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The 18th Century

Italian painting of the 18th century is represented by a large group of landscapes that illustrate the main developments in this important genre of the time. There are ten works by Jan Frans van Bloemen, known as Orizzonte, in the Palazzo Koch collection, the largest selection of his works after that of the Galleria Doria Pamphilj. Orizzonte drew inspiration from the great 17th-century landscape artists such as Poussin, Lorrain and Dughet, although his style is less grandiose. The artist sought to depict tales from mythology or episodes from the Bible in a more natural and harmonious setting.
The work of Van Bloemen is echoed in the paintings of Andrea Locatelli and Hendrik Frans van Lint. These artists are regarded, together with Van Bloemen, as the main  representatives of the genre that depicted a luminous Arcadian Roman countryside according to the tastes and demands of contemporary collectors. The passion for vedute of ancient and modern Rome spread to numerous foreign artists working in the city, including the well-known Jean-Baptiste Lallemand. The painting by Pieter van Bloemen is also illustrative of the continuing enthusiasm in 18th-century Italy for the genre themes depicted by the Bamboccianti a century earlier.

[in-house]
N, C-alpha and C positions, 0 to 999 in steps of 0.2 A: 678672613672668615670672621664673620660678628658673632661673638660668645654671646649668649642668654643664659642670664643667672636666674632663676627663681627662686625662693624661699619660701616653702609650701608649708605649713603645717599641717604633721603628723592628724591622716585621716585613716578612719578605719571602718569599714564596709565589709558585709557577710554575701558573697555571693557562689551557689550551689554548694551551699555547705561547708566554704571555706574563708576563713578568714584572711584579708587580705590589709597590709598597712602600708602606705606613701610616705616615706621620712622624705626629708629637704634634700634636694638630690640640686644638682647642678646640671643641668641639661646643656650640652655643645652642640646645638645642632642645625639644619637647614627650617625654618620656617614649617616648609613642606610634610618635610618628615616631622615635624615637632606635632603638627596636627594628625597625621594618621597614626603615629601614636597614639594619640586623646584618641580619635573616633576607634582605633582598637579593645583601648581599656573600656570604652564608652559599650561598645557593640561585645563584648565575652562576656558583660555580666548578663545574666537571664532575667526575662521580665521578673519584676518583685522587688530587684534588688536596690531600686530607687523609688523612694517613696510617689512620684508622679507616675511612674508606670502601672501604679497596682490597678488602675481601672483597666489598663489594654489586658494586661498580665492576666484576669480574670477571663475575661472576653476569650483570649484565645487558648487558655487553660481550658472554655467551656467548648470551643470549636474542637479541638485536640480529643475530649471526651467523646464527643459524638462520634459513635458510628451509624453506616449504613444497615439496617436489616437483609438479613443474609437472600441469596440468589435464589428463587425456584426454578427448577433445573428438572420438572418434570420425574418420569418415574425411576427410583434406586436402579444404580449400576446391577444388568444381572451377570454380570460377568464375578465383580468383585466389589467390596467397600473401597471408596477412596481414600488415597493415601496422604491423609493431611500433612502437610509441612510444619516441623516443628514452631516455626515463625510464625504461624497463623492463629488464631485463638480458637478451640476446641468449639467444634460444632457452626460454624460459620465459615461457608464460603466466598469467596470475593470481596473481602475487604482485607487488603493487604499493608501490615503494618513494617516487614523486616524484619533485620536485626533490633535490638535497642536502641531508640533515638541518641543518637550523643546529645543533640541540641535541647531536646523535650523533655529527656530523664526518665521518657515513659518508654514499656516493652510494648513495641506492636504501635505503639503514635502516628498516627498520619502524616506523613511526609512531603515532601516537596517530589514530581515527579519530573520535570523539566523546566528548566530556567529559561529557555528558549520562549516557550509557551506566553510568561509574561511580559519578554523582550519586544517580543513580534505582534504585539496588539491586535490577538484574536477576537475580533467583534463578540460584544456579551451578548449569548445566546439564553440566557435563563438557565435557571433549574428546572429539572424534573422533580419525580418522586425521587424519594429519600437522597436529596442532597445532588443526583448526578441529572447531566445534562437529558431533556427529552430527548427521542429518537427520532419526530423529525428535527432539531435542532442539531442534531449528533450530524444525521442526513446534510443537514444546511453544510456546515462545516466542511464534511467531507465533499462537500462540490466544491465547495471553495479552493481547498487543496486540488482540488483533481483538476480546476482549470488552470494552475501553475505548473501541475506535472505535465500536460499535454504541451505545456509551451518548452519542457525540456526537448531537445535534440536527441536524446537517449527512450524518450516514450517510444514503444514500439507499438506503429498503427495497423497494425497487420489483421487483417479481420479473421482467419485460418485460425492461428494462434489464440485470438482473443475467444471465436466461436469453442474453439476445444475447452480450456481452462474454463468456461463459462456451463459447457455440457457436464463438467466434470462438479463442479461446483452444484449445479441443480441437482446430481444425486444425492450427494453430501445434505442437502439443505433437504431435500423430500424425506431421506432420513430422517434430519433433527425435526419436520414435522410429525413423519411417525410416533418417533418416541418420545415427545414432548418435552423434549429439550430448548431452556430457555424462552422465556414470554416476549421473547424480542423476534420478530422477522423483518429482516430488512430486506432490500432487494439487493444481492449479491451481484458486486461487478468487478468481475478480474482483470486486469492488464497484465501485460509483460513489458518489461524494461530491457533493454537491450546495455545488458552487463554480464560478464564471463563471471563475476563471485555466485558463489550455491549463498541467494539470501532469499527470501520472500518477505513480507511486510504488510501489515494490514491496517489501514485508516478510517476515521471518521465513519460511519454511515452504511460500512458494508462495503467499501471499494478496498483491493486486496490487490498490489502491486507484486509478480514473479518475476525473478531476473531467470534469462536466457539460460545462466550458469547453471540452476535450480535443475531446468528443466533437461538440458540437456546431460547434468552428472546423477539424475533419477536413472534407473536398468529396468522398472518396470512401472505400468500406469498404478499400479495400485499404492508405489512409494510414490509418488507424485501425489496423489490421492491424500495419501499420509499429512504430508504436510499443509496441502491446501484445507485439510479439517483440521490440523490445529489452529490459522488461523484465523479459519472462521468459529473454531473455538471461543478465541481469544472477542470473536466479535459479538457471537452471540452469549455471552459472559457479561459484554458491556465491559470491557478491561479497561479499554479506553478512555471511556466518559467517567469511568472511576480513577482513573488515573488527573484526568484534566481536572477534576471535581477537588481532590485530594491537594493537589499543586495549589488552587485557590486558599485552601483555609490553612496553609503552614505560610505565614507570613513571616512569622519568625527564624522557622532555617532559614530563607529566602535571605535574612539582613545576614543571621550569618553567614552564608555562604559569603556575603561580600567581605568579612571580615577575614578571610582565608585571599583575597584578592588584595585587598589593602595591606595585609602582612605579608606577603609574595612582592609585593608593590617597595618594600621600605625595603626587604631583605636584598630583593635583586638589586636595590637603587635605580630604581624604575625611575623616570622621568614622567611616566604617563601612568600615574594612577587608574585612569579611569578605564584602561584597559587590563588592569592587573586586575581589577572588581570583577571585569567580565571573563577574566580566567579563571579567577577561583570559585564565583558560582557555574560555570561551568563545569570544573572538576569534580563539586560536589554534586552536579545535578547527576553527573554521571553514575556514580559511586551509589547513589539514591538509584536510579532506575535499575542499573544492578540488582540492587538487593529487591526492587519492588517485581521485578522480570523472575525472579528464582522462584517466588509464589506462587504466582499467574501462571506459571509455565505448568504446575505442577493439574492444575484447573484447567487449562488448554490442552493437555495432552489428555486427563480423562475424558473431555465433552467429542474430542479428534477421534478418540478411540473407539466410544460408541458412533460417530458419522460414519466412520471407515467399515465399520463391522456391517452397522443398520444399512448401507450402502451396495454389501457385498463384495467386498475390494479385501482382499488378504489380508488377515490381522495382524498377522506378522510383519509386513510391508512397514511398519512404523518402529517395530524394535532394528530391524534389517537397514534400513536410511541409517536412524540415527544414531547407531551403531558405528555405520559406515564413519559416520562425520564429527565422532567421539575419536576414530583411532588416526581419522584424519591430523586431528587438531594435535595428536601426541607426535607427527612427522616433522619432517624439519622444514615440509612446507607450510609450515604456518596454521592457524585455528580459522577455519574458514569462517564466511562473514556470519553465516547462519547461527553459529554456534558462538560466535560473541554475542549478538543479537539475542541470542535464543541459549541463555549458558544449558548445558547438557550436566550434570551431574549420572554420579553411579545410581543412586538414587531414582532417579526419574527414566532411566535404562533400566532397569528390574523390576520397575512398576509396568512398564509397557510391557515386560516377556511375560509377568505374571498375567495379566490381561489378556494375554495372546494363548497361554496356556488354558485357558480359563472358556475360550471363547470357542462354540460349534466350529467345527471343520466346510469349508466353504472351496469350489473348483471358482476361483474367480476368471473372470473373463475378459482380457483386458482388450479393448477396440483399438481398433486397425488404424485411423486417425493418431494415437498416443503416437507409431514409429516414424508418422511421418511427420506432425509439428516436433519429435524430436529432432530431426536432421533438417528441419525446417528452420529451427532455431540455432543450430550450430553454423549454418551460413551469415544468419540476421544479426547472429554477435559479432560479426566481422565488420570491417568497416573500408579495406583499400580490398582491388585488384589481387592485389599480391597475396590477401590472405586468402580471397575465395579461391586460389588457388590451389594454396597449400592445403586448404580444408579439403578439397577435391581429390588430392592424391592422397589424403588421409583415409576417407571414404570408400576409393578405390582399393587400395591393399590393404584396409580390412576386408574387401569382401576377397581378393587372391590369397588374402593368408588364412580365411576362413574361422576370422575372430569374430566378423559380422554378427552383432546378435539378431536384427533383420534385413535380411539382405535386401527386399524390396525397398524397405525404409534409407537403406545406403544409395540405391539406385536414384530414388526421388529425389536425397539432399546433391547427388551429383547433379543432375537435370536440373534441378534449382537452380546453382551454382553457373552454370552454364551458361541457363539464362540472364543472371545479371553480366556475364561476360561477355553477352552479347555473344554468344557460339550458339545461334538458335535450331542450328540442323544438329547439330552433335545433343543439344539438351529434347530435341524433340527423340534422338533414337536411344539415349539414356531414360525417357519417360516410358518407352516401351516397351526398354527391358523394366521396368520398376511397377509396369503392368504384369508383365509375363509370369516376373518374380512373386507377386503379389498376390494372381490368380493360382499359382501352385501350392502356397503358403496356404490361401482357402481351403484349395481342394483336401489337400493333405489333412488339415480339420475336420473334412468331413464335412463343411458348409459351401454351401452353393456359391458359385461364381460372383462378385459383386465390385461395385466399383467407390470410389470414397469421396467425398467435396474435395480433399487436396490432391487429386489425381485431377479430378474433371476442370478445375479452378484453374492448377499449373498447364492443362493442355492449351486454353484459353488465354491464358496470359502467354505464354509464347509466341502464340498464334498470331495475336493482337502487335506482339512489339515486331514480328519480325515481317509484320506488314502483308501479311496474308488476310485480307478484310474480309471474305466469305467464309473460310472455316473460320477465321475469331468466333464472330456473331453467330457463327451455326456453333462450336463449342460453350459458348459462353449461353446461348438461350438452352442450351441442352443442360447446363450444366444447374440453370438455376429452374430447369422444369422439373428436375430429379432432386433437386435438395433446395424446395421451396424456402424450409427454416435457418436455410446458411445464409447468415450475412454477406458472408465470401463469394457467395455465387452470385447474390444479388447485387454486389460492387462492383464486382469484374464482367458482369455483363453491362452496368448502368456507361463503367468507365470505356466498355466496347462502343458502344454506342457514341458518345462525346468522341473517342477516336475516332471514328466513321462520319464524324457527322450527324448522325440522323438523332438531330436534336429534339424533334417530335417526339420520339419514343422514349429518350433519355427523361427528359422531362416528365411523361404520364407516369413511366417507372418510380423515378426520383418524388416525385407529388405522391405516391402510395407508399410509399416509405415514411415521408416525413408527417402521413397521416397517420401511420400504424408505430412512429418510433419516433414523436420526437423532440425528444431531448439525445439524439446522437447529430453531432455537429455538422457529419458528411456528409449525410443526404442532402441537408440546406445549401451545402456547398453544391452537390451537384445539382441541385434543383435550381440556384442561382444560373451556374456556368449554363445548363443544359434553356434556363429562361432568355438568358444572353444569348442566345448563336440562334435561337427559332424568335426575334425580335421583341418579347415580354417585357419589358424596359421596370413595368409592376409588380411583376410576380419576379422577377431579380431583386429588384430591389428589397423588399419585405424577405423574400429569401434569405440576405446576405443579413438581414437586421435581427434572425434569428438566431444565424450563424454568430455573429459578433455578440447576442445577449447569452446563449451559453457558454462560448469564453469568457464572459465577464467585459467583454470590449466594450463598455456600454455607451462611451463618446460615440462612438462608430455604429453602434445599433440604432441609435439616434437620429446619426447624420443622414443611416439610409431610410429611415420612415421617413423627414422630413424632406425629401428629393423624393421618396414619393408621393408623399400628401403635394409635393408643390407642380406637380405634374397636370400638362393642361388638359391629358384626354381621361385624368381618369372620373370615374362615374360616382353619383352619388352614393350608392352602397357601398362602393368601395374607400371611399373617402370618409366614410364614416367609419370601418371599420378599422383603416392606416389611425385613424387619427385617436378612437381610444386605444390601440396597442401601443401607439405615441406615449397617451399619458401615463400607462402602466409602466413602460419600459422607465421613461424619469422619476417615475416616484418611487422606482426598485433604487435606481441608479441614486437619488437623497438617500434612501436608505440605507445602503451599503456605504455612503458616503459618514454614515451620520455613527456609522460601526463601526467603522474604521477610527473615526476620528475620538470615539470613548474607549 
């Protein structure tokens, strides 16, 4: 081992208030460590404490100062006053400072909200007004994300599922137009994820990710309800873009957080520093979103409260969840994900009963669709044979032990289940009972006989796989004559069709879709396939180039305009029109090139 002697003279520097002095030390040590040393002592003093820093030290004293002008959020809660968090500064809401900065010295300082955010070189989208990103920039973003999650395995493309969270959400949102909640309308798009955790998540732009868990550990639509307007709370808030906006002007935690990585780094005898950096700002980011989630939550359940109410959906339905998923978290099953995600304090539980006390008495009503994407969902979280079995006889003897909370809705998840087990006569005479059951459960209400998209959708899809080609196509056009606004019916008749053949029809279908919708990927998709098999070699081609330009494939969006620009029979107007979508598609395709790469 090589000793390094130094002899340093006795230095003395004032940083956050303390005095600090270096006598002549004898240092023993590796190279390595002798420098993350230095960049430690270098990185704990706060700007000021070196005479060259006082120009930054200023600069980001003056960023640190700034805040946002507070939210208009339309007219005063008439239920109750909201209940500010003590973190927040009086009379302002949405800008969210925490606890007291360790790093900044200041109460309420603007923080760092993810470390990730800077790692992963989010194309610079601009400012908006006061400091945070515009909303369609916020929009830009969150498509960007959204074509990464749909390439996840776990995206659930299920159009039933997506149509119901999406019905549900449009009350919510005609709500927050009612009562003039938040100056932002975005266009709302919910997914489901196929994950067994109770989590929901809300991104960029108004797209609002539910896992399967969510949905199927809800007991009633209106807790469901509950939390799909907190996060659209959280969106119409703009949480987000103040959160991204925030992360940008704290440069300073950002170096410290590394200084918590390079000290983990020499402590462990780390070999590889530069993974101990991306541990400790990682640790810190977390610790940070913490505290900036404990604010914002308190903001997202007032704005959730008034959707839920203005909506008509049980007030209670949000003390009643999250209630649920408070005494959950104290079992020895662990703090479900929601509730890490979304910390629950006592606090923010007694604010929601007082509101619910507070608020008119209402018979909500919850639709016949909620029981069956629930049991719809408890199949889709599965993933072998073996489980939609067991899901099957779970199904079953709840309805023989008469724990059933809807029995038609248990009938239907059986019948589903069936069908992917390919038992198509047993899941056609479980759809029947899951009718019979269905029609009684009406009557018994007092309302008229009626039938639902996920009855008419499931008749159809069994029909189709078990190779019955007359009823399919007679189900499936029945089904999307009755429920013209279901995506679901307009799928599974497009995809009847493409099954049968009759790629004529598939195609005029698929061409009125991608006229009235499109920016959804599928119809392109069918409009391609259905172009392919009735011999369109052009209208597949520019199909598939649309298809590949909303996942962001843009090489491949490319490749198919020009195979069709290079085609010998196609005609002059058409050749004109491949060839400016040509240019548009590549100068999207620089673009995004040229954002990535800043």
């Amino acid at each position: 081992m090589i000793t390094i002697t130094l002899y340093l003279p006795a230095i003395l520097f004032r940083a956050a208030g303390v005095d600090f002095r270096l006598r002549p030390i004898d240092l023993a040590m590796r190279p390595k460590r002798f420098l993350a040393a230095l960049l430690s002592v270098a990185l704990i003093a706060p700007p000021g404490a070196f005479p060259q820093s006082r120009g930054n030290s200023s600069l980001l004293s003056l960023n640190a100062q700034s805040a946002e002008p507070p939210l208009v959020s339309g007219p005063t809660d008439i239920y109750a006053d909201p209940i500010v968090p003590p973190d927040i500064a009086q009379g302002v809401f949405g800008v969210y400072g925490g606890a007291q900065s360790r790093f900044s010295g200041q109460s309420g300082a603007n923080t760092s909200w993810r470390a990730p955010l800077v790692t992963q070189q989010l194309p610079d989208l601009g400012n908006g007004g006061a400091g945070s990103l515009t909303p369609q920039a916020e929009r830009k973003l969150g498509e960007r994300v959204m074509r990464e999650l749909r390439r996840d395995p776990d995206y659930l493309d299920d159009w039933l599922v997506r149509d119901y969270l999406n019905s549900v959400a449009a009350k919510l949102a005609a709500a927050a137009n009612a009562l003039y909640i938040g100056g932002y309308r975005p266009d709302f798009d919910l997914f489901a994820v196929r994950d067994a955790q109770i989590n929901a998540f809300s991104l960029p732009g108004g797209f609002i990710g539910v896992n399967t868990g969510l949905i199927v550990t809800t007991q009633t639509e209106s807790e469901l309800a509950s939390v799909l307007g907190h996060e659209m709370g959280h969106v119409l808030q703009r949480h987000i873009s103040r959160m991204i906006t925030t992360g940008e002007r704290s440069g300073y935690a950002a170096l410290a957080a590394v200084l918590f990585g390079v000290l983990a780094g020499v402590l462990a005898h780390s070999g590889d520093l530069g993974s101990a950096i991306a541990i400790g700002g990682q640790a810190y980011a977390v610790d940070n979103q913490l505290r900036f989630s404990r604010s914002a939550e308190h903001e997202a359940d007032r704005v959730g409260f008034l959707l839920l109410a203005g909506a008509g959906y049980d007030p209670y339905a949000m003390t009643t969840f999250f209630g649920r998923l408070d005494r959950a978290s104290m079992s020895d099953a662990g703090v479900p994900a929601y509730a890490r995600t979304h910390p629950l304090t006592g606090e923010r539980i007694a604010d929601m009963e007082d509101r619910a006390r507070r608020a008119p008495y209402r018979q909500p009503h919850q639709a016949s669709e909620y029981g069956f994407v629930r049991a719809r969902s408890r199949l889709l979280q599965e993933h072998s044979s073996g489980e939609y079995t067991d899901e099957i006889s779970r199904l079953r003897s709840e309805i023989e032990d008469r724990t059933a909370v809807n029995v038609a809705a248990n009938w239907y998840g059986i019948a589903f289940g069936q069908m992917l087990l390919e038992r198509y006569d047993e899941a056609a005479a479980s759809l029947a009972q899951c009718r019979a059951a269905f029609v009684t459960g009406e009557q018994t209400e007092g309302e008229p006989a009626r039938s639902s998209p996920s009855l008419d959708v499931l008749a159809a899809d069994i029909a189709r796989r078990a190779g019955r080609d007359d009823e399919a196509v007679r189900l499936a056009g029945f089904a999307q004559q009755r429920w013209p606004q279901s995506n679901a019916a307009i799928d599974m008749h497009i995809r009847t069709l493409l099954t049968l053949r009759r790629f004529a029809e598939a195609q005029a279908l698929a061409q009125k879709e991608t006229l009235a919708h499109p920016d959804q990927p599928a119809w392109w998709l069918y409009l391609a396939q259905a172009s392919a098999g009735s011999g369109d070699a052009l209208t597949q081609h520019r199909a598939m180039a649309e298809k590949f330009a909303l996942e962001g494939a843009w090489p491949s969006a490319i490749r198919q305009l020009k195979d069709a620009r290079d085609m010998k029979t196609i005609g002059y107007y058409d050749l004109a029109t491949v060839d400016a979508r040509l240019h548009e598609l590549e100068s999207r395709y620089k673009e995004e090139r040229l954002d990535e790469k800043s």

Outside Rome, 18th-century Italian vedutism is well-represented by the works of Luca Carlevarijs and Alessandro Magnasco. The latter, working in the middle of the Age of Enlightenment, sought to revive the genre of the pre-Romantic landscape introduced by Salvator Rosa and thus contributed to the later development of the 18th-century veduta.
The evolution of historical painting is instead dominated by the academic and classicist influence of Carlo Maratti, reflected in the painting by Giuseppe Bartolomeo Chiari and in the two works of Sebastiano Conca. Conca, in particular, re-interpreted the master’s language, enriching it with unprecedented luminosity and brilliance. The fine painting by Paolo de Matteis, from Puglia, also belongs to the widespread Arcadian movement of the first half of the century.
The quick, bright style of Giuseppe Maria Crespi, whose work is exemplified by a painting executed in his workshop, was the bridge between art in Rome in the early 18th-century and art in Venice in the following decades, as well as inspiring some of the methods introduced by Giovanni Battista Piazzetta and Pietro Longhi, both pupils of the Bolognese painter.
The works in the collection of the Bank of Italy thus provide an exhaustive illustration of the various trends and genres that coexisted during the 18th century, ranging from classical landscape to vedutism.


Alessandro Zuccari
indietro
avanti